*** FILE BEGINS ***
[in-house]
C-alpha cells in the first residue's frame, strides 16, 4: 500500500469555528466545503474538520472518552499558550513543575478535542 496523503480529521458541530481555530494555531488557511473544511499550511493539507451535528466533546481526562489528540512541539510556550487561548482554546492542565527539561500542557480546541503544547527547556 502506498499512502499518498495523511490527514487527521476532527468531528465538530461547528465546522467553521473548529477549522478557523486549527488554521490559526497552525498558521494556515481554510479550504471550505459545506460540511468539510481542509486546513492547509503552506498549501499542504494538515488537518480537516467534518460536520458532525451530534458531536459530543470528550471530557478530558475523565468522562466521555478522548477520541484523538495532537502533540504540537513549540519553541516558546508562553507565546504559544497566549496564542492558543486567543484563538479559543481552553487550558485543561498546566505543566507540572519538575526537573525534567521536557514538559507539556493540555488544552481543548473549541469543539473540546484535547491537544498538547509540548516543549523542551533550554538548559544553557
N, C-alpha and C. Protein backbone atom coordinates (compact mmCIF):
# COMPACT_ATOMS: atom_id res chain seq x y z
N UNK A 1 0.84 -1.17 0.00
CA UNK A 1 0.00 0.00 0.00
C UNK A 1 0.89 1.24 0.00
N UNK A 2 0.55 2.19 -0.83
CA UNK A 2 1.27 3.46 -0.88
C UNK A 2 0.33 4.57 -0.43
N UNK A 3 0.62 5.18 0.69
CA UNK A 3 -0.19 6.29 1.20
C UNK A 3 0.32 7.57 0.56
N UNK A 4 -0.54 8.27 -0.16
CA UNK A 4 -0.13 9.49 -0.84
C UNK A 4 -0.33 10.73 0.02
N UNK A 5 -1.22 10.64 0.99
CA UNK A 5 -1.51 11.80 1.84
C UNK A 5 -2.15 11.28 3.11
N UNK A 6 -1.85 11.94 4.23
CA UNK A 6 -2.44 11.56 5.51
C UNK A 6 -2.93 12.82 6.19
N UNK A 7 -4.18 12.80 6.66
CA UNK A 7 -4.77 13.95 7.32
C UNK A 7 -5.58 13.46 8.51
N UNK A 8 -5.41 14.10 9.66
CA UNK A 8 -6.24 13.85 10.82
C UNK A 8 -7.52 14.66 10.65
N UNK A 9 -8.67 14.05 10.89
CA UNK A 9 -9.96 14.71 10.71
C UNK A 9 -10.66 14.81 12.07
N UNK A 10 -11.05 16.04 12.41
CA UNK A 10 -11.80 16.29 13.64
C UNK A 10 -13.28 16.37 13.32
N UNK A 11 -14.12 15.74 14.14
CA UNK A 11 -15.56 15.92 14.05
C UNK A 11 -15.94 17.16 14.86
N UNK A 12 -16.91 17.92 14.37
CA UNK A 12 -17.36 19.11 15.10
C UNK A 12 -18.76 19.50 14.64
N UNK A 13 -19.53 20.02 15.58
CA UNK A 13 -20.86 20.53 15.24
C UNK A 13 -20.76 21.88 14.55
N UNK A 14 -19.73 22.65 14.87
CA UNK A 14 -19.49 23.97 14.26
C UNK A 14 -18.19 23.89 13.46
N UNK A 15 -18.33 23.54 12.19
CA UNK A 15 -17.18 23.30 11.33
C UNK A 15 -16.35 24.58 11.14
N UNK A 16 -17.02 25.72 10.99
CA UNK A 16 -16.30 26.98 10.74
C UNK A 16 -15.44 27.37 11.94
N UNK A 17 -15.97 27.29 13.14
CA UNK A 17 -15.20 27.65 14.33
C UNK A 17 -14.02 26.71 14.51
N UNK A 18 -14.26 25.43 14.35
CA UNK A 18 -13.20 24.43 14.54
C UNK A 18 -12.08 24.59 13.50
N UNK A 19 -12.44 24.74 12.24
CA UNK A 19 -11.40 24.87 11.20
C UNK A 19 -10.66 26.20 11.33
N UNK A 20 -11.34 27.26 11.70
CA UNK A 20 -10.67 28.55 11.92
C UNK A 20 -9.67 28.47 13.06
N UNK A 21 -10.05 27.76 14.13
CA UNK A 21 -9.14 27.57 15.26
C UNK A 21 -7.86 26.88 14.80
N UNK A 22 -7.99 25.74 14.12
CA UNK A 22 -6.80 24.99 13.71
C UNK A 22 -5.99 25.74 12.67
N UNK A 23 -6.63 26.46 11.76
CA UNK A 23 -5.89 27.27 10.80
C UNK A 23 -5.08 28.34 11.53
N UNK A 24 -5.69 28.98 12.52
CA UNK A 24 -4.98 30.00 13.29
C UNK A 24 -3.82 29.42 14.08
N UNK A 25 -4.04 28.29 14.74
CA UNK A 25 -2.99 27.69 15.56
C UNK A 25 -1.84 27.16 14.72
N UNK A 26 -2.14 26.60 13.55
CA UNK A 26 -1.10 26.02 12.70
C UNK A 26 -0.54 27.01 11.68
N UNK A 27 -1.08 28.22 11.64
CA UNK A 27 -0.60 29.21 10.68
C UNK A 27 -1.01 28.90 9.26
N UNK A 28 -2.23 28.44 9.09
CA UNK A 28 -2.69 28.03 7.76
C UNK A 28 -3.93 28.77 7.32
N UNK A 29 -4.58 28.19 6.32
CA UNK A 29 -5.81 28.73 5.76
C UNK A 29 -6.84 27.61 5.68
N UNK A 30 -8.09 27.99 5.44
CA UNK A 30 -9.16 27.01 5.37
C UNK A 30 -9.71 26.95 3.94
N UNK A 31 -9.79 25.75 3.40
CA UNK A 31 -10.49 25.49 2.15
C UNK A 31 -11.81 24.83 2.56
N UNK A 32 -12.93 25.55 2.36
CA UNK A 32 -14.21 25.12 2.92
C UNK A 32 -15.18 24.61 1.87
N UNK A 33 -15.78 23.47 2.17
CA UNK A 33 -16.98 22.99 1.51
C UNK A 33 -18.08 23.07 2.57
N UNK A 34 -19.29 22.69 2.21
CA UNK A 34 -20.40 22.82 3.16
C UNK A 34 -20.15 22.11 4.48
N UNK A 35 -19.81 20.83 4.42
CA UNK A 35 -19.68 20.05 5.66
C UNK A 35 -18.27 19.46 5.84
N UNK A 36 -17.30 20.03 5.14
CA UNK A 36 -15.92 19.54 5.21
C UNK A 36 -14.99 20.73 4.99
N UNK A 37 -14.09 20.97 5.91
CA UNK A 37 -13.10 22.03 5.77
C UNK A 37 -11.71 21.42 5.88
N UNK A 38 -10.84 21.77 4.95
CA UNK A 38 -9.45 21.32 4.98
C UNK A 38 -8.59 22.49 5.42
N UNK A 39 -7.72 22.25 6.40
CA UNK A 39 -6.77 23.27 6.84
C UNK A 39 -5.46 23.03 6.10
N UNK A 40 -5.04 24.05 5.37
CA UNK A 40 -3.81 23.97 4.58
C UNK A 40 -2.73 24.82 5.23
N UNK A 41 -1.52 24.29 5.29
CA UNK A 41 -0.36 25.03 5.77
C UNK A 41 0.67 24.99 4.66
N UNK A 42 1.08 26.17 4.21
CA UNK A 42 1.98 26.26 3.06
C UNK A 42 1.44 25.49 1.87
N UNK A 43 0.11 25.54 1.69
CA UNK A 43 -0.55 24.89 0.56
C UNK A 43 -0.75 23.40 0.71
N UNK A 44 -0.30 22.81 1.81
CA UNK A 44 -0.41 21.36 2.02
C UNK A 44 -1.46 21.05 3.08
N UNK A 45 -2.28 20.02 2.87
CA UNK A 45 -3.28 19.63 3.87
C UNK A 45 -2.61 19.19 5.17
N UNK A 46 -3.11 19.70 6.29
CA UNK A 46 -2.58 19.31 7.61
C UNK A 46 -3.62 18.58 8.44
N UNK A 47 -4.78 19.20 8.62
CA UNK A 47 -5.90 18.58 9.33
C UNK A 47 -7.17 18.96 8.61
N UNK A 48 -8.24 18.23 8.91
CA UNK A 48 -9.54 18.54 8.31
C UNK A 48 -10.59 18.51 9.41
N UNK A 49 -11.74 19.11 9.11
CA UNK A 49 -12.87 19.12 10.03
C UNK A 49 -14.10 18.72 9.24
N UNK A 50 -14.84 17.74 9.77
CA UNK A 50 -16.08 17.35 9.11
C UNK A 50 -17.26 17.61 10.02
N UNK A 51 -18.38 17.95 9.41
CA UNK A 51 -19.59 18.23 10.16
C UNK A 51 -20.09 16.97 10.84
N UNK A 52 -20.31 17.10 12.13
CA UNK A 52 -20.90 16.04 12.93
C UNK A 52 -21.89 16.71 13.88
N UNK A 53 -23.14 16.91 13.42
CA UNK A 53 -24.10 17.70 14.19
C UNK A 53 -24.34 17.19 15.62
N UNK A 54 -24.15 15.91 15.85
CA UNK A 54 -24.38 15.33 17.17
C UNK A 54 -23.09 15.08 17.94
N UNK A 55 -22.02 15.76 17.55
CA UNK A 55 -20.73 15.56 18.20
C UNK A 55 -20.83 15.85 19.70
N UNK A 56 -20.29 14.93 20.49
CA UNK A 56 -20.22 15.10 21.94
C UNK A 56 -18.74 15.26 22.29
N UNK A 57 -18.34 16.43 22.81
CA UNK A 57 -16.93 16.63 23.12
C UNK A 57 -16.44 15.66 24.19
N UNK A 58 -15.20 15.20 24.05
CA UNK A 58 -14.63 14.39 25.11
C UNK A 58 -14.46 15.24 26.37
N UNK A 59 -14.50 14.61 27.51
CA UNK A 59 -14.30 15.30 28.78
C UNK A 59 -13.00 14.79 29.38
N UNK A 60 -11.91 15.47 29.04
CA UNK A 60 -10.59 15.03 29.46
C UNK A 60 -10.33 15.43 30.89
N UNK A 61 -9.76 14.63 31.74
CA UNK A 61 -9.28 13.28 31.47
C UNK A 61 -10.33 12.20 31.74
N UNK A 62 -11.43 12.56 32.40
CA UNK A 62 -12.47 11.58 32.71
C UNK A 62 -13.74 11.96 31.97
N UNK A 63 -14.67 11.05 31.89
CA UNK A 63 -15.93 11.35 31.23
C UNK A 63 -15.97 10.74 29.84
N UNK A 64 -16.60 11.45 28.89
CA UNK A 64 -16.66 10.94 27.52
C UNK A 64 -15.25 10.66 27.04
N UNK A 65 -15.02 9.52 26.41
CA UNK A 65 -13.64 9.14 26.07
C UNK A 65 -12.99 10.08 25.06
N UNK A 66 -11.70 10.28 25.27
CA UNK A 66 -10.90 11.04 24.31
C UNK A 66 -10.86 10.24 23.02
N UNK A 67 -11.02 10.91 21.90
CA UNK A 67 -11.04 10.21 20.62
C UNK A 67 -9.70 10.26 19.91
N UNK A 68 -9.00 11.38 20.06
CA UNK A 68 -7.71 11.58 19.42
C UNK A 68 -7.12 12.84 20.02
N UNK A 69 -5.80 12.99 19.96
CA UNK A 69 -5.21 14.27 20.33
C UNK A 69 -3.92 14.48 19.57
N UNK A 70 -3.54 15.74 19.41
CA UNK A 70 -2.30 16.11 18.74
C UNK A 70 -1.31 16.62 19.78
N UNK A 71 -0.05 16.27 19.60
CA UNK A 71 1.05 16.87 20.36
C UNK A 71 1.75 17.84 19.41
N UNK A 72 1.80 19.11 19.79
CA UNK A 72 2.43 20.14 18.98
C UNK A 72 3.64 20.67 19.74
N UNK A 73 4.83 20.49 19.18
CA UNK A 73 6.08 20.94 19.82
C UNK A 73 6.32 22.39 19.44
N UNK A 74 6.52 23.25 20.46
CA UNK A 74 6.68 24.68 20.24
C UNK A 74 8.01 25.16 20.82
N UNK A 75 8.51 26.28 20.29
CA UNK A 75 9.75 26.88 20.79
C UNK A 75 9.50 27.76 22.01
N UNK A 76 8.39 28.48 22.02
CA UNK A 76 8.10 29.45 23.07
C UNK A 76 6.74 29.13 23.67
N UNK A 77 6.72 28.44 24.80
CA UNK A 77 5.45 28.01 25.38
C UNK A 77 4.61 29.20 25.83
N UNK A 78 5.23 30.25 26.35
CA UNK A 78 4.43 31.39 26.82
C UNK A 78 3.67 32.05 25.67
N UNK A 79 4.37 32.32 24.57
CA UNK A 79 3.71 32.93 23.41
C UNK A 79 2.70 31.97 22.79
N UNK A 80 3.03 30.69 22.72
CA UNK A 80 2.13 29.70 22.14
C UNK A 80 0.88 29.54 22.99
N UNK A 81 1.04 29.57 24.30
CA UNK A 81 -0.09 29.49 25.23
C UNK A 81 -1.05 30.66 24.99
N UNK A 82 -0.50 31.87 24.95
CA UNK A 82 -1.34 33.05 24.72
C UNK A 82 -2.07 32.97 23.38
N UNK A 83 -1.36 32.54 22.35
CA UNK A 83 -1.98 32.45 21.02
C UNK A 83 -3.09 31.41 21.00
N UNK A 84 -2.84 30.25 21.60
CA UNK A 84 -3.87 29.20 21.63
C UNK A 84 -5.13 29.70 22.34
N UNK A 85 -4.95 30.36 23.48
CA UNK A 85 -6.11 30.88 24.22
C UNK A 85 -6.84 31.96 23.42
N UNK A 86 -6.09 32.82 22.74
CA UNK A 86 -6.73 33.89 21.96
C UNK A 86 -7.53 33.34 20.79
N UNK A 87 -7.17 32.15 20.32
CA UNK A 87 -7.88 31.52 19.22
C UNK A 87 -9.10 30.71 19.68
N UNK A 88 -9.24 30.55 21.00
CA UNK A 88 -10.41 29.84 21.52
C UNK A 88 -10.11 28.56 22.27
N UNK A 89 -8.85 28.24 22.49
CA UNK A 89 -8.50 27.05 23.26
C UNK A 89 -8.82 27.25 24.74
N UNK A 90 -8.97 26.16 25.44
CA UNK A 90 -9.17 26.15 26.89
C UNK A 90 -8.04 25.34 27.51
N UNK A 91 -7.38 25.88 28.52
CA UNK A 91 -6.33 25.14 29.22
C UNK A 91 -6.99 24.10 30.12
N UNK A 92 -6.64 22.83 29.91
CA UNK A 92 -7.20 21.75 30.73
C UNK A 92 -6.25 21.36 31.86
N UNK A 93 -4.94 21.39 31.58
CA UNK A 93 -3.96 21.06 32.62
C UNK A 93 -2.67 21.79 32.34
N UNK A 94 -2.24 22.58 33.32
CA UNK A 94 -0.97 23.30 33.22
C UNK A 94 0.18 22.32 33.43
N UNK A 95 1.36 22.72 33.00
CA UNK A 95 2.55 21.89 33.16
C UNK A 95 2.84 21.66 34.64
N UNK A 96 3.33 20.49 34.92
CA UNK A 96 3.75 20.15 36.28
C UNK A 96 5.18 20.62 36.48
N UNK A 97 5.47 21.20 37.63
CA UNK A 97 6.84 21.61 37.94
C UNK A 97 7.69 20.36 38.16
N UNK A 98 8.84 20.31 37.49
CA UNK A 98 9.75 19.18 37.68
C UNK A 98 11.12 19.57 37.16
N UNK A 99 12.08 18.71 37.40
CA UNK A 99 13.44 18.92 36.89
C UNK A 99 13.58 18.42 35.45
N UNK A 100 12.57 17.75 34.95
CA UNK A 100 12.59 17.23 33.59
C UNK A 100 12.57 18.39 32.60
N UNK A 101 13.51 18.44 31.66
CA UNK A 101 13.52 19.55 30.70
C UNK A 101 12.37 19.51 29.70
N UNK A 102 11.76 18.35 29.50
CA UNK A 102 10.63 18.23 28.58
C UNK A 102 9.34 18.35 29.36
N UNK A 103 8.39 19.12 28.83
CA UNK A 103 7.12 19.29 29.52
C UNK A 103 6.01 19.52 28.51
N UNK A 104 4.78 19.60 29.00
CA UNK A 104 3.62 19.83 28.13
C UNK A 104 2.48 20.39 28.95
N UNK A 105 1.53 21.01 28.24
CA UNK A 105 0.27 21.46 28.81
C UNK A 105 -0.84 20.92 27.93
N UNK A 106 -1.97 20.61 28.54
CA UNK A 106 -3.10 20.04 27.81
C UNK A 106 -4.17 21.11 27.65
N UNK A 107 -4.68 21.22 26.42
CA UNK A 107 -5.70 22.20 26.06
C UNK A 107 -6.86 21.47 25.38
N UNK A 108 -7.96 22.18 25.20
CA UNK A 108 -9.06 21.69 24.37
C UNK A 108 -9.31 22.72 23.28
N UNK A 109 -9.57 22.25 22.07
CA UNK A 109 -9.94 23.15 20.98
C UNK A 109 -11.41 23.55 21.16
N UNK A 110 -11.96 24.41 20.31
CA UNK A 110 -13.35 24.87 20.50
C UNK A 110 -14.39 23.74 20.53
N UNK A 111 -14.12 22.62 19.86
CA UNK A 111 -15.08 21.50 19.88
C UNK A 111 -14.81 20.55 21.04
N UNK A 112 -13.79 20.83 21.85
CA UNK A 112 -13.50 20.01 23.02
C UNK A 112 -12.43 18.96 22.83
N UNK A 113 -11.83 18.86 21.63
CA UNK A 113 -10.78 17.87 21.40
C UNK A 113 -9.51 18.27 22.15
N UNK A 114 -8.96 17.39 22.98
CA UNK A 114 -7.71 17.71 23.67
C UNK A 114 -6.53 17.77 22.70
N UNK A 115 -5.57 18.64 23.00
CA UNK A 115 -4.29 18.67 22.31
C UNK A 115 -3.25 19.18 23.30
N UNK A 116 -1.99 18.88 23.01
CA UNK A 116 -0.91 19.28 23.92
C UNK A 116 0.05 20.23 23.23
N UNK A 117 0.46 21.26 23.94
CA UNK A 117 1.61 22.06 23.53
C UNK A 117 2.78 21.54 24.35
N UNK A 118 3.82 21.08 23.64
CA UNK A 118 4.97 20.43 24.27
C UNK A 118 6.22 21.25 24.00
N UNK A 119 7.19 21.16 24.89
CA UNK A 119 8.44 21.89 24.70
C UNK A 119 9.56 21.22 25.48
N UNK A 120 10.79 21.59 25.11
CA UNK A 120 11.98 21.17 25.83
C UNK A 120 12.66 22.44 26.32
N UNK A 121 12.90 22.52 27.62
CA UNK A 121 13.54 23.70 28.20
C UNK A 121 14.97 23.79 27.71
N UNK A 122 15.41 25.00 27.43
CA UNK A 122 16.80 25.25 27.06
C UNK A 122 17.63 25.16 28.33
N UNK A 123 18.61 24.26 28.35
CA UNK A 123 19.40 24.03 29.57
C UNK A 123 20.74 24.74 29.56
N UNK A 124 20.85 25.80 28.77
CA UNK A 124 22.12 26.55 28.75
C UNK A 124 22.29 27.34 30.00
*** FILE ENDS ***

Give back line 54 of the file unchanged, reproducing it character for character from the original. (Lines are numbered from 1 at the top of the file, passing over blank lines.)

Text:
CA UNK A 17 -15.20 27.65 14.33